Food Poisoning And The Green Eyed Monster


Between my tenth trip to the restroom or back from it, somewhere in that gut-contorting, brain-drain, it struck me. I was sick. Truly sick in the head. So were most of the women around me.

This is not a general, sweeping statement. It is a point of view from where I stand and the view is not pretty. Let me explain. This article is sounding as fuzzy as my bowel movements.

I have been ill with a terrible bout of food poisoning. No appetite, living on liquids since a week, wanting to throw up at the thought of food. I am miserable. Yet I am secretly relieved. My girlfriends envy me. Why? Isn’t the answer obvious?

I am going to lose weight.

Let me quote verbatim, a few messages I have received from friends.

  1. There is always a silver lining. You were thinking about getting rid some of that fat anyway. ( True dat? )
  2. Lucky you! ( Thank you for asking how I am feeling )
  3. First malaria, now this? I hate you! No wonder you don’t want to join the gym with me. (Resourceful ol’ me )

Then it crept up on me, slowly, through the agonizing cramps in my stomach, the black spots in front of my eyes and the trembling in my hands, there it was. Victory. At a heavy price. Light price? I was losing weight and at the end of this harrowing ordeal, I would be a few pounds closer to my target.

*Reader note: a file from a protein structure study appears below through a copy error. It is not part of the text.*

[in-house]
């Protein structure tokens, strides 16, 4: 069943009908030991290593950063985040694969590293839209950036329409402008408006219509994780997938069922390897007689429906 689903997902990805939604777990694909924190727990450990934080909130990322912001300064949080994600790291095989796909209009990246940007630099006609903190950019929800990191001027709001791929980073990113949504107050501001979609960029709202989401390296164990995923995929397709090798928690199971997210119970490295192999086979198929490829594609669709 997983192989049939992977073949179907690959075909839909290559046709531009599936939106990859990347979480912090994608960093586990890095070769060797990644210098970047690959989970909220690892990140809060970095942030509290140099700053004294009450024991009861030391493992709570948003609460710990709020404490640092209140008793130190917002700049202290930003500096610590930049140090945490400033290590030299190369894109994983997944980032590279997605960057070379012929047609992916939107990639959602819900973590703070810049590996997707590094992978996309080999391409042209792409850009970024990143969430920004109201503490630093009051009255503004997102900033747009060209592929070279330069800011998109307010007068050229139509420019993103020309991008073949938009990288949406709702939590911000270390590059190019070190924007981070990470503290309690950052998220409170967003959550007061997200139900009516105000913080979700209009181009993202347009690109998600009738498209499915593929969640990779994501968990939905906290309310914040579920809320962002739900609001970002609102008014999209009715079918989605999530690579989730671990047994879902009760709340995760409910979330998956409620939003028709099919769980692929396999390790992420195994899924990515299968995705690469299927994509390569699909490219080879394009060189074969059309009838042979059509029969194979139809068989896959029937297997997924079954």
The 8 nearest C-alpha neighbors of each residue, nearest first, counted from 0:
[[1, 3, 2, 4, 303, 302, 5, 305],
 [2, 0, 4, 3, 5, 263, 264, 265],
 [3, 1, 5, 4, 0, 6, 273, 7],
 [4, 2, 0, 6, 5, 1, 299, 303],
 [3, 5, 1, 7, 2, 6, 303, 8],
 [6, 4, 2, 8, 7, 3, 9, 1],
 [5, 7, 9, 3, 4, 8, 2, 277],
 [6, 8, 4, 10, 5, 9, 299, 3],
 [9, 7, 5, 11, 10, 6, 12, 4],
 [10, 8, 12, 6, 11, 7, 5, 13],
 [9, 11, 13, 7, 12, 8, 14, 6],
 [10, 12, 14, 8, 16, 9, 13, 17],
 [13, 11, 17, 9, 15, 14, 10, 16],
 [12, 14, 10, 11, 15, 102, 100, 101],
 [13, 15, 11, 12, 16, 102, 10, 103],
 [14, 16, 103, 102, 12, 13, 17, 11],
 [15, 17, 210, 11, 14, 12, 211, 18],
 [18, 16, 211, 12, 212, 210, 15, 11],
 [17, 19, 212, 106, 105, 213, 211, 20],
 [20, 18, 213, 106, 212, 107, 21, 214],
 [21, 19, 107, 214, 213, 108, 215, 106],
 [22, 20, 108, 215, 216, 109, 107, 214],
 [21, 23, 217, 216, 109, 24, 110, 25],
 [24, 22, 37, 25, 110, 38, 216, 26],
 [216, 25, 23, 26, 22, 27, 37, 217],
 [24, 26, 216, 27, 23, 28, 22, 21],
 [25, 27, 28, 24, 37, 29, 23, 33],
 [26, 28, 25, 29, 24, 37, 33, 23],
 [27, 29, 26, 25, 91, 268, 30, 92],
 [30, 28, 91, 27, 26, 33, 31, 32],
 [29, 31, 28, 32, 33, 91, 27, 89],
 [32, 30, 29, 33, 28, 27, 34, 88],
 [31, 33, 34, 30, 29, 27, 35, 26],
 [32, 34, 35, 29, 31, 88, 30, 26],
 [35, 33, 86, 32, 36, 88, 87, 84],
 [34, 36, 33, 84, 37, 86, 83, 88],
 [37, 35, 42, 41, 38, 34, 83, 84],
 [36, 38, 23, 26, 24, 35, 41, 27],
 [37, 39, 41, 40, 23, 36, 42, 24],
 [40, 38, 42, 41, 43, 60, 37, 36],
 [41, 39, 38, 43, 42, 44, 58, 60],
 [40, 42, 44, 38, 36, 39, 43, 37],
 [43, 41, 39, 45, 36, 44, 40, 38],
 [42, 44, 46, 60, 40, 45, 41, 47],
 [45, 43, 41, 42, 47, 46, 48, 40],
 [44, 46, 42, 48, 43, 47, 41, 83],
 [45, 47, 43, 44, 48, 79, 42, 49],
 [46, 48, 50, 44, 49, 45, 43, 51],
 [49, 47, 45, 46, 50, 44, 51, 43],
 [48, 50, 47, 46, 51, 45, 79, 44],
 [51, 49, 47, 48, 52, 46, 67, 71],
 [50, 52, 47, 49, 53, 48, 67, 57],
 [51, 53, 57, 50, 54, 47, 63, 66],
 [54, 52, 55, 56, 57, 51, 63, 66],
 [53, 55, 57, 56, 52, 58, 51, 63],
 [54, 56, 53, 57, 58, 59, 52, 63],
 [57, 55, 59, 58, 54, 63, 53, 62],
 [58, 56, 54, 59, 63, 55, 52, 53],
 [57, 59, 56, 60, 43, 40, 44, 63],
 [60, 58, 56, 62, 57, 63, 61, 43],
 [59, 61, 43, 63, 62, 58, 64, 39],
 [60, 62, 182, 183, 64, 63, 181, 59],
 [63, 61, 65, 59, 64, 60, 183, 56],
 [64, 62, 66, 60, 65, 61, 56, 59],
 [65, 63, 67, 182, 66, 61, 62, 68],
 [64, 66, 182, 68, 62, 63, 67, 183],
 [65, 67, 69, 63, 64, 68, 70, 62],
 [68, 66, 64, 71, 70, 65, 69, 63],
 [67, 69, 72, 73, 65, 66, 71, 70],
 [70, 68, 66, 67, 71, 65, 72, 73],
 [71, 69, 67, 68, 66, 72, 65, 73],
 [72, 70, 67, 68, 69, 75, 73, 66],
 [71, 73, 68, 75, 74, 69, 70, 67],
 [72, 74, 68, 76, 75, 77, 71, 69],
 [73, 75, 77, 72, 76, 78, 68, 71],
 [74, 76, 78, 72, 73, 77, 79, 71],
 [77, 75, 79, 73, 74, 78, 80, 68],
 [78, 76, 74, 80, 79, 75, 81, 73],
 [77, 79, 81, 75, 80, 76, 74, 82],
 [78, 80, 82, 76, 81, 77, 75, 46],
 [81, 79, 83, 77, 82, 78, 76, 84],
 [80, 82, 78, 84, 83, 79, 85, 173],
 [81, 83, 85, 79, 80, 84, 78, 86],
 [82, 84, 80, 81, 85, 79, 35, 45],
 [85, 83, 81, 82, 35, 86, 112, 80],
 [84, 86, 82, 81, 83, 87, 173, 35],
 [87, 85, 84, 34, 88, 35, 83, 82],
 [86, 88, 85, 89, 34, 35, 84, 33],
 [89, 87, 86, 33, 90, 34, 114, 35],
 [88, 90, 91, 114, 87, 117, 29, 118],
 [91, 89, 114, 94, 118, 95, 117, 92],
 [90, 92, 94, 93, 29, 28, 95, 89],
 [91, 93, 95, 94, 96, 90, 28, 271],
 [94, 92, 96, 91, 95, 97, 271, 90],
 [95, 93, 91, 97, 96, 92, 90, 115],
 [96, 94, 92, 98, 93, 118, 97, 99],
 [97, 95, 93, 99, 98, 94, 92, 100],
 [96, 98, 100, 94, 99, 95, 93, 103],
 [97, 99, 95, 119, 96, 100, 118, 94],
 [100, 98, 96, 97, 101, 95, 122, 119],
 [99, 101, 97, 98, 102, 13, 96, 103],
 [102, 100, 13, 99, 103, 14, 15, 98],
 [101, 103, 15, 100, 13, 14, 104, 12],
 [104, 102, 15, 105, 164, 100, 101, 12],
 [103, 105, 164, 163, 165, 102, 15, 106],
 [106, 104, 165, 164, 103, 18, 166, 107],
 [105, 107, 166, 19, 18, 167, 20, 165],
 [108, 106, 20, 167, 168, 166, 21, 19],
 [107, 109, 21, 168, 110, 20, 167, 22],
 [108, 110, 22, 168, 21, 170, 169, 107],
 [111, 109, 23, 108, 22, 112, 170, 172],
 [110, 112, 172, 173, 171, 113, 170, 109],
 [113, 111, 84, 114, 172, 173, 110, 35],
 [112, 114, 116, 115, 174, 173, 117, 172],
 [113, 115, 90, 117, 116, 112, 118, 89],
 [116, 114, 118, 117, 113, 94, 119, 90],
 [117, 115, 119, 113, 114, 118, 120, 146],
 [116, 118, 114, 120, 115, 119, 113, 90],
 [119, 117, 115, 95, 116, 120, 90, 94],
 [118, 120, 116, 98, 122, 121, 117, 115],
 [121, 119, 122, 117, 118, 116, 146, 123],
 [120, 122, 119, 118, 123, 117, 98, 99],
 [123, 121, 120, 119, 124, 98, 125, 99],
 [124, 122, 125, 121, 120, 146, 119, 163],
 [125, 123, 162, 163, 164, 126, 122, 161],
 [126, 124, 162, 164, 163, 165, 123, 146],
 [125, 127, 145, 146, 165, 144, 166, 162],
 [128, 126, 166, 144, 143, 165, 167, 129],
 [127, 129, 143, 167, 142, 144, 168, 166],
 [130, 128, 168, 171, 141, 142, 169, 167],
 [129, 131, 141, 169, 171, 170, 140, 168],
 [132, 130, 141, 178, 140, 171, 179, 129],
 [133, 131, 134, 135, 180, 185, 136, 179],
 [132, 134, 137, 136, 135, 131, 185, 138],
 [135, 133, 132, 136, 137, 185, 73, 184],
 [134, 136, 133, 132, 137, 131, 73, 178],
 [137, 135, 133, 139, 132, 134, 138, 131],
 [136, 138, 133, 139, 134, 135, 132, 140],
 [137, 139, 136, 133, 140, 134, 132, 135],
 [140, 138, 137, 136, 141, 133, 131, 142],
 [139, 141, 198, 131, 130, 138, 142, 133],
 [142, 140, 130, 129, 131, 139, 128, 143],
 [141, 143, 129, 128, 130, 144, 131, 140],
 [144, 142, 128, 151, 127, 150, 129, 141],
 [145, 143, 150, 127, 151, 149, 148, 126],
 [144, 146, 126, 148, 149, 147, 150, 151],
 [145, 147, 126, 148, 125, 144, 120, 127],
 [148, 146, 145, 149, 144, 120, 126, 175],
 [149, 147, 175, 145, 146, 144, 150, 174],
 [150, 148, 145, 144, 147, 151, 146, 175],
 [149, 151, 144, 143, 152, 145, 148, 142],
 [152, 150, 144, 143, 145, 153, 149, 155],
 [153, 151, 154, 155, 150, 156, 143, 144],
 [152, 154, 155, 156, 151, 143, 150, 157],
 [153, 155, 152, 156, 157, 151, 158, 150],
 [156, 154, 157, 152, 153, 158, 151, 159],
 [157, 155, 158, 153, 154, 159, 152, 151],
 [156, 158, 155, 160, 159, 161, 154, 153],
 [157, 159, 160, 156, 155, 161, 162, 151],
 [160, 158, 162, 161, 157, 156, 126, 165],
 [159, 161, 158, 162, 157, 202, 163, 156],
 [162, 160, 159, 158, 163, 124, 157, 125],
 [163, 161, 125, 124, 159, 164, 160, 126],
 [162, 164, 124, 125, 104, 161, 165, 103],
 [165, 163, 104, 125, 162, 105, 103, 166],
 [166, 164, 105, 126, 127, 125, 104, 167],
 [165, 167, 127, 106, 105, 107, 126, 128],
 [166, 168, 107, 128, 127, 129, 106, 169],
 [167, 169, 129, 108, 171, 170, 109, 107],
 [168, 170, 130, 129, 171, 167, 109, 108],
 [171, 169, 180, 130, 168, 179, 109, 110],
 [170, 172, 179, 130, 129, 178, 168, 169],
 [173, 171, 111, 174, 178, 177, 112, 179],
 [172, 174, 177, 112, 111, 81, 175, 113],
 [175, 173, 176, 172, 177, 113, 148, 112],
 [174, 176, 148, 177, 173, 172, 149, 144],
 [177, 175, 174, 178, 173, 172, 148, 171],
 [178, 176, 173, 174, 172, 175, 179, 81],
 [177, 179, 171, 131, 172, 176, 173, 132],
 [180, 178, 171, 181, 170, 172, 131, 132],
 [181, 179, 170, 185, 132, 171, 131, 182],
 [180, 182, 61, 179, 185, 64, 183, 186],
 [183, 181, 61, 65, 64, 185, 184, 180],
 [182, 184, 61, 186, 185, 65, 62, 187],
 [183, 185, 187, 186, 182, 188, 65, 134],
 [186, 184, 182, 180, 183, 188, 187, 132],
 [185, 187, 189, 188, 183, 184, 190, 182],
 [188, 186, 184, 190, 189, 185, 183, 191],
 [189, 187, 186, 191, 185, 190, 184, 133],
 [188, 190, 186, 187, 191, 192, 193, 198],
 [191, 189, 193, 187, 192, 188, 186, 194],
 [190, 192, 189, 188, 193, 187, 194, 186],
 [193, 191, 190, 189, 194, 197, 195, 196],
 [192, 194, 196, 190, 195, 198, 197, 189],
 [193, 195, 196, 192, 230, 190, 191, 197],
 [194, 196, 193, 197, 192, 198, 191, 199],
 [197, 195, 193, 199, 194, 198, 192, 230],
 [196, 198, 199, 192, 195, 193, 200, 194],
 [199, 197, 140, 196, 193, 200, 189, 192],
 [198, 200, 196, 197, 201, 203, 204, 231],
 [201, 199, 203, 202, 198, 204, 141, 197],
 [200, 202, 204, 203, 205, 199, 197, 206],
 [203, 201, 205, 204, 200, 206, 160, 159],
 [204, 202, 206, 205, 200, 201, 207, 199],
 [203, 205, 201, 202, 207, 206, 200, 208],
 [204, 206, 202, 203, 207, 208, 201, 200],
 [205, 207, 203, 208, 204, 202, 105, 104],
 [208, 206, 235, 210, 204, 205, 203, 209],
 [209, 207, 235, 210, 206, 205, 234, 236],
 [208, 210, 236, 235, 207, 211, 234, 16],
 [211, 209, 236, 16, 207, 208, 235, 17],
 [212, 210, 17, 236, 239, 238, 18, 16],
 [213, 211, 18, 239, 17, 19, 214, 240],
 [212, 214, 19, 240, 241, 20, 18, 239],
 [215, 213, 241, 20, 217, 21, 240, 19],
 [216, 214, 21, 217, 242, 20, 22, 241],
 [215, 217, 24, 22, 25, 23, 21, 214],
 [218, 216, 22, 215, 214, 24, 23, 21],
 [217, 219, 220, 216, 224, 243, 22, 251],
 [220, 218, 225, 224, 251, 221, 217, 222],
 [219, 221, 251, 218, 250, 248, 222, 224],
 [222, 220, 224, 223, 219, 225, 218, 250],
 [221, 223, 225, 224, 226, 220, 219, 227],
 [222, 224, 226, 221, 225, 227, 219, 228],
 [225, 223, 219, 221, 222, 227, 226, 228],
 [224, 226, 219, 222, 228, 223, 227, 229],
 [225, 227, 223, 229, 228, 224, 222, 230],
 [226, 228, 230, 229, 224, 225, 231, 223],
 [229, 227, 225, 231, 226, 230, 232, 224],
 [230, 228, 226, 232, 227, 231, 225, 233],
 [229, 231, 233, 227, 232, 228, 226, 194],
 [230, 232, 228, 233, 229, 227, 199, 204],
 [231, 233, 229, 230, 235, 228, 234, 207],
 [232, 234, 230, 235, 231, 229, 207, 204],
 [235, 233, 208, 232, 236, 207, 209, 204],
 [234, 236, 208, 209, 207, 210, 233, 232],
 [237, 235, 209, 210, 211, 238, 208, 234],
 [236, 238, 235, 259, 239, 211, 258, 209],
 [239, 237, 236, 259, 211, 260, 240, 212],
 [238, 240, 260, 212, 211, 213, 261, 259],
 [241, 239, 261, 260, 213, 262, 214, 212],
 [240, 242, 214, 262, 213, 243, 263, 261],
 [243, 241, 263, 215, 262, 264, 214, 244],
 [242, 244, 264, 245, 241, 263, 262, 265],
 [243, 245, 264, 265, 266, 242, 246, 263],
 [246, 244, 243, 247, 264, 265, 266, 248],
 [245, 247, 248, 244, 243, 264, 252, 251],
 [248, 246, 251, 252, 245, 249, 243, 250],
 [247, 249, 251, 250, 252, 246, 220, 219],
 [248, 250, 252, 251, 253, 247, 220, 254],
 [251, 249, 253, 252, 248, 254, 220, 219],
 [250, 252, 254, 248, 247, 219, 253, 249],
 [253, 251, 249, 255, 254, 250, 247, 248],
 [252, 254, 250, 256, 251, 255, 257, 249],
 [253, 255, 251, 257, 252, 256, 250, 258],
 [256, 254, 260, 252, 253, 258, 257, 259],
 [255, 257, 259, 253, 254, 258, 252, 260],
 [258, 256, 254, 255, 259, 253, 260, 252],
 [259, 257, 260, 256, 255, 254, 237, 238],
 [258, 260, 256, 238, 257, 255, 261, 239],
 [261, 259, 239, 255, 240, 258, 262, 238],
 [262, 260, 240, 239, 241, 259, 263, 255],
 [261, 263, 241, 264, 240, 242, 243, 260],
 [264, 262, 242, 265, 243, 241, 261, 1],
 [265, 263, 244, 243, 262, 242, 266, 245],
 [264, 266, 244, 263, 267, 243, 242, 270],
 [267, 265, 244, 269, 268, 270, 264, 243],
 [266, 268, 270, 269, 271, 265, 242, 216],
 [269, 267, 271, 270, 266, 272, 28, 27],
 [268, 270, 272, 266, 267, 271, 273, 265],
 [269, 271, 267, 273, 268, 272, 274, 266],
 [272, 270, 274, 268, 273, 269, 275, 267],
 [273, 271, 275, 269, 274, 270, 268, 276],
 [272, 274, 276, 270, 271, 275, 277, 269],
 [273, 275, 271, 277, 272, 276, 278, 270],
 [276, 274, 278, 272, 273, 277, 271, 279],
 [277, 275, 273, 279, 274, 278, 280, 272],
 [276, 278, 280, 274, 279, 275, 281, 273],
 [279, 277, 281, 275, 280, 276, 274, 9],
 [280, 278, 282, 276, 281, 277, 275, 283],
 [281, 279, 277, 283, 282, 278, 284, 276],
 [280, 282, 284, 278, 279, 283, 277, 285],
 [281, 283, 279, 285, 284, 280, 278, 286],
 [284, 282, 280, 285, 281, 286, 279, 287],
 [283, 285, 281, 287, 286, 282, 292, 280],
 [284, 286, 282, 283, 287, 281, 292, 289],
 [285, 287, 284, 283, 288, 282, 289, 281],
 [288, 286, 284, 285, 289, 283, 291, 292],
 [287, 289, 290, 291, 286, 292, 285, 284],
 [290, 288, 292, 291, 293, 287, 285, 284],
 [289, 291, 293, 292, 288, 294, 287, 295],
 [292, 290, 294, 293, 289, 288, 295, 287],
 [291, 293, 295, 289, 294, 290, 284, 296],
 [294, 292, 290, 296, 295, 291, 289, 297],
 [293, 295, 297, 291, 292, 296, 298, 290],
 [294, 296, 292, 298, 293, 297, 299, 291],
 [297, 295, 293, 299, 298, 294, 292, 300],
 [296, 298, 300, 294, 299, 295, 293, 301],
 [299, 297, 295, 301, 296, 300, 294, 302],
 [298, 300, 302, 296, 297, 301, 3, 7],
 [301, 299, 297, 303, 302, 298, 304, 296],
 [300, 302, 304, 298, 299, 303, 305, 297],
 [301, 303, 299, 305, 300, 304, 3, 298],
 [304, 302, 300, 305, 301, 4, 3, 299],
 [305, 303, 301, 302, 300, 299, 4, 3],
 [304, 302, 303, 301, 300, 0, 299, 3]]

The haze of antibiotics has settled and sanity has returned. What is wrong with me? What is wrong with us? We actually envy someone who can shed the ill-gotten gains of fat via au naturale illness. I hear the dark whispers of self imposed barfing, laxatives, diuretics, cosmetic surgery or whatever the quick tricks of the slimming trade. This was weight loss, the organic way, the cheaper alternative too. Be unhealthy to look healthy (read super skinny).

The bottom line. Food poisoning was an object of desire because of the benefits of its side effects. It beat hours of working out at the gym and dieting. The bitter pill of this realisation thrust upon me by all and sundry has brought forth an epiphany.

I am a grown woman who has borne two children, who are old enough to bear children. Yet most women in my generation, (including yours truly) seem to want to have bodies of teenage girls or even teenage boys for that matter, at any cost.

‘I have the body of a mother, not of a model. The only model I should aspire to be, is that of a role model to the next generation.’

If we chant that mantra enough, hopefully one day we will believe in it too.

Hold that thought while I make a quick dash to the restroom.

Alisha “Priti” Kirpalani is the author of “A Smattering Of Darkness: Short and Shorter Twisted Tales,” a collection of short stories of varying lengths encapsulating the grey shades of the human psyche. Her new novel will be released later this year.

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